How to Prepare Your Small Business for an Emergency

According to a survey by, just 19% of office workers believe that their company is prepared to handle a major emergency — which is especially concerning, since each year across the U.S. explosions and fires occur in approximately 70,000 businesses and cause nearly 200 deaths.

Emergency situation in small business premise

Furthermore, the National Oceanic and Atmospheric Administration (NOAA) notes that approximately 1,200 tornadoes occur each year, and virtually all states — not just those on the west coast or Hawaii — are vulnerable to experiencing a moderate to severe earthquake. For example, a magnitude 5.8 earthquake rocked Oklahoma in 2016, and a magnitude 5.9 earthquake rocked Virginia in 2011.

And that is not all: natural hazards are not the only threats that businesses need to be prepared to handle — though few of them truly are. For example, there are increasing incidences of human-caused hazards in the workplace; many of which have tragic consequences involving multiple victims. At the same time, the dangers of technology-based hazards are constantly looming — both those caused by non-malicious system and equipment malfunctions, and those orchestrated by cyber criminals through malware, viruses, ransomware, and more.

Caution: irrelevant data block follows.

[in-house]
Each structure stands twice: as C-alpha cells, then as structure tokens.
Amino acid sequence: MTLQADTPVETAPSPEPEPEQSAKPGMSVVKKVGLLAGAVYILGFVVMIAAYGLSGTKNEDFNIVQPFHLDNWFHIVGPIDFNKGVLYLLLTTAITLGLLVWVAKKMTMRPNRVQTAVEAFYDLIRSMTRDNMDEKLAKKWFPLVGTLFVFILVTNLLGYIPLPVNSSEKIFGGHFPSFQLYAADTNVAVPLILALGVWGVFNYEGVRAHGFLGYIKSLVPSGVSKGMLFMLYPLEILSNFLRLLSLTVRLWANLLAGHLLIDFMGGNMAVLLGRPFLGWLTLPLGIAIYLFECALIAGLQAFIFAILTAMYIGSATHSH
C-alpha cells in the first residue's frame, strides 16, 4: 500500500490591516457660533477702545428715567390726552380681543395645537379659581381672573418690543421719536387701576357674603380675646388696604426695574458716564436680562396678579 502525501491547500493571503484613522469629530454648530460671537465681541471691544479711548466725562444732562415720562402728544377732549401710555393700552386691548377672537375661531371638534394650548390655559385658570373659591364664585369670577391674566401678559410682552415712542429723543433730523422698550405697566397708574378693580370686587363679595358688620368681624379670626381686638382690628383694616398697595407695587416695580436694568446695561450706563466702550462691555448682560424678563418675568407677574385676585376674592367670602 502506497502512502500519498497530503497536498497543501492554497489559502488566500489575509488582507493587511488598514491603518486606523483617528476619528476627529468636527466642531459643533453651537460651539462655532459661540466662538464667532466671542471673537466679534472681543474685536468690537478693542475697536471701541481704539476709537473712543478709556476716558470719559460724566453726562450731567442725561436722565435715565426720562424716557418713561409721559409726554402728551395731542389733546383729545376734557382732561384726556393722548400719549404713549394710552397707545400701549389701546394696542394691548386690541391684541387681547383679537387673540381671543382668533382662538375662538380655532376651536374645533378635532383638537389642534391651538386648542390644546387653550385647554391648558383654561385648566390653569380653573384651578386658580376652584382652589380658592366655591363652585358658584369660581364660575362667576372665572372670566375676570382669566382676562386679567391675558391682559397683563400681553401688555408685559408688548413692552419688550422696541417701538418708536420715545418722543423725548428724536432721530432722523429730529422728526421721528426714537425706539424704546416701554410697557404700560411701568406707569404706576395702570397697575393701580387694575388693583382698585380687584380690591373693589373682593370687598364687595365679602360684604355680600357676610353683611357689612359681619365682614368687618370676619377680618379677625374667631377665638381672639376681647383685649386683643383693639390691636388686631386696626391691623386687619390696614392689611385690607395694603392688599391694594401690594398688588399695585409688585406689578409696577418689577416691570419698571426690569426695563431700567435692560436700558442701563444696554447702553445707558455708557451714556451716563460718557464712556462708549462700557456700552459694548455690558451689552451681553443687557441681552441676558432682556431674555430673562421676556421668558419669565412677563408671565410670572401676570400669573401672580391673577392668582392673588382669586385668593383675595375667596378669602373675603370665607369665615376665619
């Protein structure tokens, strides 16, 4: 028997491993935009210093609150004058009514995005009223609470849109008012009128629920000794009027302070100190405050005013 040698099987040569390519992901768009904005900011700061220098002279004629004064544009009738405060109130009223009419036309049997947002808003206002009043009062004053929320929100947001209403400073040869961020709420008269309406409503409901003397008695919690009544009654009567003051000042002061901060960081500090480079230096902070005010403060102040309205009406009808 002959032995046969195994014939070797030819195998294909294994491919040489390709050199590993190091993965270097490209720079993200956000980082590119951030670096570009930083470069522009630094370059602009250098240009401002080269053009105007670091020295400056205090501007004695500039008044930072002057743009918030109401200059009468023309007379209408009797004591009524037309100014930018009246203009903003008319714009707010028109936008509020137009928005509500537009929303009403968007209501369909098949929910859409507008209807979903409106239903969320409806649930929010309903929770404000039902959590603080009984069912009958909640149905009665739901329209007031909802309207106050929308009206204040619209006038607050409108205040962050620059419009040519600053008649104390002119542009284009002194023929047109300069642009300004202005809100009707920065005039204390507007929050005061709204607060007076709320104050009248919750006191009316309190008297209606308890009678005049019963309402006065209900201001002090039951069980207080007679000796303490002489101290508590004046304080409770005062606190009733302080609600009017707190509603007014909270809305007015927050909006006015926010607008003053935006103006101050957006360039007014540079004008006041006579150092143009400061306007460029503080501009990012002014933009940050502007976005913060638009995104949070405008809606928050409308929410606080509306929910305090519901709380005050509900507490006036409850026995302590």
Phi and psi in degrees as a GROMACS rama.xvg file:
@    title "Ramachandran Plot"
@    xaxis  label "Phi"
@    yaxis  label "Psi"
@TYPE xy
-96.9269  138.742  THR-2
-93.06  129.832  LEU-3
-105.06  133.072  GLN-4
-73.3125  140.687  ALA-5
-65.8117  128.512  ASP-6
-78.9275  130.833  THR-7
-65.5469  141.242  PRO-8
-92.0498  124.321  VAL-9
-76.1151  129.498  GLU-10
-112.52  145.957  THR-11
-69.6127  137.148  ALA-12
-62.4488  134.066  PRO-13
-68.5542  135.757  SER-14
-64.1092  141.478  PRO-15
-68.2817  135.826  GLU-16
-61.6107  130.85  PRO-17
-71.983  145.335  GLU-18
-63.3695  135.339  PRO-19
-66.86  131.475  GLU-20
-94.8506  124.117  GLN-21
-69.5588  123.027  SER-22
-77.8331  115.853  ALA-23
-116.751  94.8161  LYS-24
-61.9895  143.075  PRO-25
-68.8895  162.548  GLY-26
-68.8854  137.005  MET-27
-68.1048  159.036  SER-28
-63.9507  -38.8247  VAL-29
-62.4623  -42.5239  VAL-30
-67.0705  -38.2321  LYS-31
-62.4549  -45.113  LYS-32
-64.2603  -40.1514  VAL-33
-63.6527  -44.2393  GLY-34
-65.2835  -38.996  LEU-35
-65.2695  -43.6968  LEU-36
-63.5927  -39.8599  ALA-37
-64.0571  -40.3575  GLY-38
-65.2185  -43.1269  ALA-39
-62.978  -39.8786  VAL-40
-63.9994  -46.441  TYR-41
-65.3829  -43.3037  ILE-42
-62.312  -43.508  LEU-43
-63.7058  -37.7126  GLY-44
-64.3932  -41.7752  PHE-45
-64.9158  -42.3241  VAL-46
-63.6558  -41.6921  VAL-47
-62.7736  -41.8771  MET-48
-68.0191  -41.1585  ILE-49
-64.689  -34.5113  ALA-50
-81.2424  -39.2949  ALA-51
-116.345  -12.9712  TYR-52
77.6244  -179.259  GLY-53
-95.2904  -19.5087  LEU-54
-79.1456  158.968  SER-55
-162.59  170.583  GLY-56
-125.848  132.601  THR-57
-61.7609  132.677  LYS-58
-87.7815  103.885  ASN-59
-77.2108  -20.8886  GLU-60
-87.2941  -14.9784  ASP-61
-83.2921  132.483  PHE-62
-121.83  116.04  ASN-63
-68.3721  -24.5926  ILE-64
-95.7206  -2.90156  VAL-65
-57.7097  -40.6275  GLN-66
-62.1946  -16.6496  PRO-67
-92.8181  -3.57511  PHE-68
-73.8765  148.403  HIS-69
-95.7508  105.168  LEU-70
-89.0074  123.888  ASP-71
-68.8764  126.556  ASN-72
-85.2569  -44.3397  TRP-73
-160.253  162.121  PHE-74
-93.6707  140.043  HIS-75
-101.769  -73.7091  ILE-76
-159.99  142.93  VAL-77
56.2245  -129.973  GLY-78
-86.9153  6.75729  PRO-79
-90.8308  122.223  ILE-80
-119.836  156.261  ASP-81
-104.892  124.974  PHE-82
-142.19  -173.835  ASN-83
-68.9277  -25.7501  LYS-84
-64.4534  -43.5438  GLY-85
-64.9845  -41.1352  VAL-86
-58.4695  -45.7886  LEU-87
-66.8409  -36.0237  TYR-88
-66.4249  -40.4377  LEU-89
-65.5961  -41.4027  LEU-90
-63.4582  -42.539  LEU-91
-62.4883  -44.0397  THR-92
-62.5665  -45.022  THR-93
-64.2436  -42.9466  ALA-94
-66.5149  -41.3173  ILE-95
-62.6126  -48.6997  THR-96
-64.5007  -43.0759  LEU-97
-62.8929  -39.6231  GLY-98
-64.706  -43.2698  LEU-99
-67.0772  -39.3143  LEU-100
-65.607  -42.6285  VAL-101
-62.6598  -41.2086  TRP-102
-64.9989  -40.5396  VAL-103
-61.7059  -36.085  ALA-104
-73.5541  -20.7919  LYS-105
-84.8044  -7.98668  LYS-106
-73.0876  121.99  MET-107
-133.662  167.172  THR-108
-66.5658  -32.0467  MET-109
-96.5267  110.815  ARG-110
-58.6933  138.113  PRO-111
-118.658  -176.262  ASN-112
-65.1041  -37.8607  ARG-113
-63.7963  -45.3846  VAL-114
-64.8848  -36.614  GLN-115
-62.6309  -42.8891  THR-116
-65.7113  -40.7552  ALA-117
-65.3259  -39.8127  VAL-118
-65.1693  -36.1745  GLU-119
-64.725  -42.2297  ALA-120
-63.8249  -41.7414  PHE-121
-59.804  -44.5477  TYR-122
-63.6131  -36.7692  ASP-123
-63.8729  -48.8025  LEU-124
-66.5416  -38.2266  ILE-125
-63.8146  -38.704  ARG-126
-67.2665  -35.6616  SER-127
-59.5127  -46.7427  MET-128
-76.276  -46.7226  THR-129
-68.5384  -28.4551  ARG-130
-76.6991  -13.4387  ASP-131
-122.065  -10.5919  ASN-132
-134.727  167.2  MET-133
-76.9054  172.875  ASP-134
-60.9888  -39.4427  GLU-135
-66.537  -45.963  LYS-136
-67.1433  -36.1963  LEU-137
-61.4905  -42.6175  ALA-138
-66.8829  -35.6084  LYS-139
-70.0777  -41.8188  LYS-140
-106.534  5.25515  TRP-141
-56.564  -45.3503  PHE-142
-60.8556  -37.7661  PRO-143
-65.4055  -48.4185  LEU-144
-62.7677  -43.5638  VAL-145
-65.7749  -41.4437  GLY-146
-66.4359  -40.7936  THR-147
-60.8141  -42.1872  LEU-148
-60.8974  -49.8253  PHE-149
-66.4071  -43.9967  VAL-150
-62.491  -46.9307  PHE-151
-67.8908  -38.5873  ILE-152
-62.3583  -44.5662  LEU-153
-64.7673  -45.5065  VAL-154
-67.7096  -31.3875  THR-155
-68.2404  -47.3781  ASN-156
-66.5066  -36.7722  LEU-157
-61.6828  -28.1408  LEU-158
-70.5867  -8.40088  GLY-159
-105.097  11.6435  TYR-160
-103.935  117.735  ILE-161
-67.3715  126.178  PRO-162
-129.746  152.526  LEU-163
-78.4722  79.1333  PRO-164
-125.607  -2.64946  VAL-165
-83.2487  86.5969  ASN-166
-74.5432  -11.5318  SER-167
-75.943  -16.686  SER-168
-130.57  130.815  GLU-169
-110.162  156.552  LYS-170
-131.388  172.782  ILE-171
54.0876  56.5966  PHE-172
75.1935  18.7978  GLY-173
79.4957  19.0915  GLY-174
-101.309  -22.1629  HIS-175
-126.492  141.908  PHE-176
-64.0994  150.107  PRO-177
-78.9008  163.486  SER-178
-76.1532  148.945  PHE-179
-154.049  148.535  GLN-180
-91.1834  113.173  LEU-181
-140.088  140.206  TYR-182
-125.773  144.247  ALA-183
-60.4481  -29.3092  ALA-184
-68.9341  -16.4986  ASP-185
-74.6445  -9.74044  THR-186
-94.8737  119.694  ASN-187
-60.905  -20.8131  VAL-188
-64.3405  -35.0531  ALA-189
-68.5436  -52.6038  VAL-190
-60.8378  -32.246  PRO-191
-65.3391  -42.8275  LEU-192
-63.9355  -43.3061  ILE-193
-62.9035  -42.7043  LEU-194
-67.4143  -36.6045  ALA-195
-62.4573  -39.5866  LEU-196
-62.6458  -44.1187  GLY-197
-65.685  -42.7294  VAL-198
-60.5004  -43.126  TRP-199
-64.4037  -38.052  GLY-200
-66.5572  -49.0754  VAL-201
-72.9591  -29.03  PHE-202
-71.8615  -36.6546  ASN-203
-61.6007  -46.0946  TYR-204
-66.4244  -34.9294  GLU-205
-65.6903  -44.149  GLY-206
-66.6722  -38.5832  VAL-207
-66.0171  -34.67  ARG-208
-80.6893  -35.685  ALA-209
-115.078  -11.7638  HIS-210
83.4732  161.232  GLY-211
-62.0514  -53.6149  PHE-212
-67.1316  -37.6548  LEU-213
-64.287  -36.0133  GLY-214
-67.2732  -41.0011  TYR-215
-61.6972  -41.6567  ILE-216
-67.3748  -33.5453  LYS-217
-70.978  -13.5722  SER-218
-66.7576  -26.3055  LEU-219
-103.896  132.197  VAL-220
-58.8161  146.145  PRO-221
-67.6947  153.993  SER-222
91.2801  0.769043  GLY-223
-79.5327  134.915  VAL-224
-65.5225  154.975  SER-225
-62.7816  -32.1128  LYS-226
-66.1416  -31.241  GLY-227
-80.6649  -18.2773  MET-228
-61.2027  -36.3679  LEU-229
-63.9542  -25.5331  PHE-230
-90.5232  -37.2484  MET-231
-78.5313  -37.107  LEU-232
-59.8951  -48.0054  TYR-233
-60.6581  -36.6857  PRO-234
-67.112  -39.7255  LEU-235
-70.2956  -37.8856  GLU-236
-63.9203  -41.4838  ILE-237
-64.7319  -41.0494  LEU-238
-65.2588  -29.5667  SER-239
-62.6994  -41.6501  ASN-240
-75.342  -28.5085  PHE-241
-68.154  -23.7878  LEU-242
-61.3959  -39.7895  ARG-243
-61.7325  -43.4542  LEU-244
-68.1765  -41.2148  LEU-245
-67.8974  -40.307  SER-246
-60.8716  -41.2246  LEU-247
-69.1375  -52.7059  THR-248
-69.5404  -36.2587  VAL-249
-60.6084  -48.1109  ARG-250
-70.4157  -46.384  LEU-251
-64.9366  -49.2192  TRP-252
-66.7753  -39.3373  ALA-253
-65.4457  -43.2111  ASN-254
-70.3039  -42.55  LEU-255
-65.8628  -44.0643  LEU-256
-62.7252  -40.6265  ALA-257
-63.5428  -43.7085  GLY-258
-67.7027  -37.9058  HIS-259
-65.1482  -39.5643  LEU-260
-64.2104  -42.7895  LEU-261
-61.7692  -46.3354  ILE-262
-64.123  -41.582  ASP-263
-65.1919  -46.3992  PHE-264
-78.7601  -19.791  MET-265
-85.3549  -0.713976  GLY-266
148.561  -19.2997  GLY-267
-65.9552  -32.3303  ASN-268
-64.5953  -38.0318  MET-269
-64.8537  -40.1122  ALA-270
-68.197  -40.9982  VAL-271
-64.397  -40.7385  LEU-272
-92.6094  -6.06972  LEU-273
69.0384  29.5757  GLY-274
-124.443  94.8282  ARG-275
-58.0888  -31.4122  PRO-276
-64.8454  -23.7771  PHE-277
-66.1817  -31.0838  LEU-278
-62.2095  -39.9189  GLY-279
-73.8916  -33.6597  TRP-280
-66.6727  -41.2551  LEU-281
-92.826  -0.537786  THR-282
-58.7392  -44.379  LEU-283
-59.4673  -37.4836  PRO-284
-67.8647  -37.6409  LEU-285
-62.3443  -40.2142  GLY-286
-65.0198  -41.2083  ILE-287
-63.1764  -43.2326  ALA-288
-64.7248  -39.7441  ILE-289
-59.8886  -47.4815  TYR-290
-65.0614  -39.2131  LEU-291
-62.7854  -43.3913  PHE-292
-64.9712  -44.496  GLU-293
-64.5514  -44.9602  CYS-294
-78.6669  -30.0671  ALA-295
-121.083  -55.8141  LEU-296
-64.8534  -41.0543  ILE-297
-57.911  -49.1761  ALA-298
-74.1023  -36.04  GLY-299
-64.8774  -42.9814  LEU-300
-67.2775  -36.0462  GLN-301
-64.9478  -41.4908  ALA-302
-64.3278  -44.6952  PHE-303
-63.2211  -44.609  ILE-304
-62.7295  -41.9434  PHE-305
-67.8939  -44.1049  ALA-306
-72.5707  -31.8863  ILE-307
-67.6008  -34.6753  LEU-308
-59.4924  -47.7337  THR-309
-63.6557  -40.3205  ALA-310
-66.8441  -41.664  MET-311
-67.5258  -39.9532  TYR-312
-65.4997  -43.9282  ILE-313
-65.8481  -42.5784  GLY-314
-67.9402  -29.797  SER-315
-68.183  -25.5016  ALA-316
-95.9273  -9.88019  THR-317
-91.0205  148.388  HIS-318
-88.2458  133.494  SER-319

Yet, despite all these clear and present dangers, many small business owners feel secure in believing that they are largely out of harm’s way, since seriously and formally planning for the worst is only something that larger enterprises and governments need to concern themselves with. Unfortunately, this perception is wrong — and a disaster waiting to happen. In addition to the potential for serious injury and loss of life, research by the Federal Emergency Management Agency (FEMA) found that approximately 25% of businesses do not reopen after a major disaster.

“All businesses, regardless of whether they employ a handful of people or thousands of them, need to be prepared and ready to act in a safe, structured and intelligent manner in the event of an emergency,” commented Jay Hart, former police captain and current head of MCAlert, a company that specializes in mass communication for emergencies by sending emergency and information alerts to residents through an innovative cloud-based communications platform.

Flooded city streets

According to MCAlert CEO and Former Captain Jay Hart, here are four critical objectives that help small business owners prepare for an emergency to keep their people, their customers, their assets, and their reputations safe:

1. Assess Risks and Hazards

There are many emergency situations that threaten small business operations and safety, such as fires, explosions, chemical spills, severe weather, regional disasters (e.g. flooding), medical emergencies, power, technology and equipment failures, and acts of terrorism. It is vital to carefully and comprehensively assess all risks and hazards, including those that may not be likely — such as acts of terrorism — but are nevertheless an essential part of the plan.

Former Captain Jay Hart points out that it is also important to factor in the surrounding area and business infrastructure. For example, a small business may not work with chemicals, but they could be situated near another business that does. A chemical or spill release over there could pose a serious threat that requires rapid, clear, and coordinated action.

2. Build a Team and Assign Roles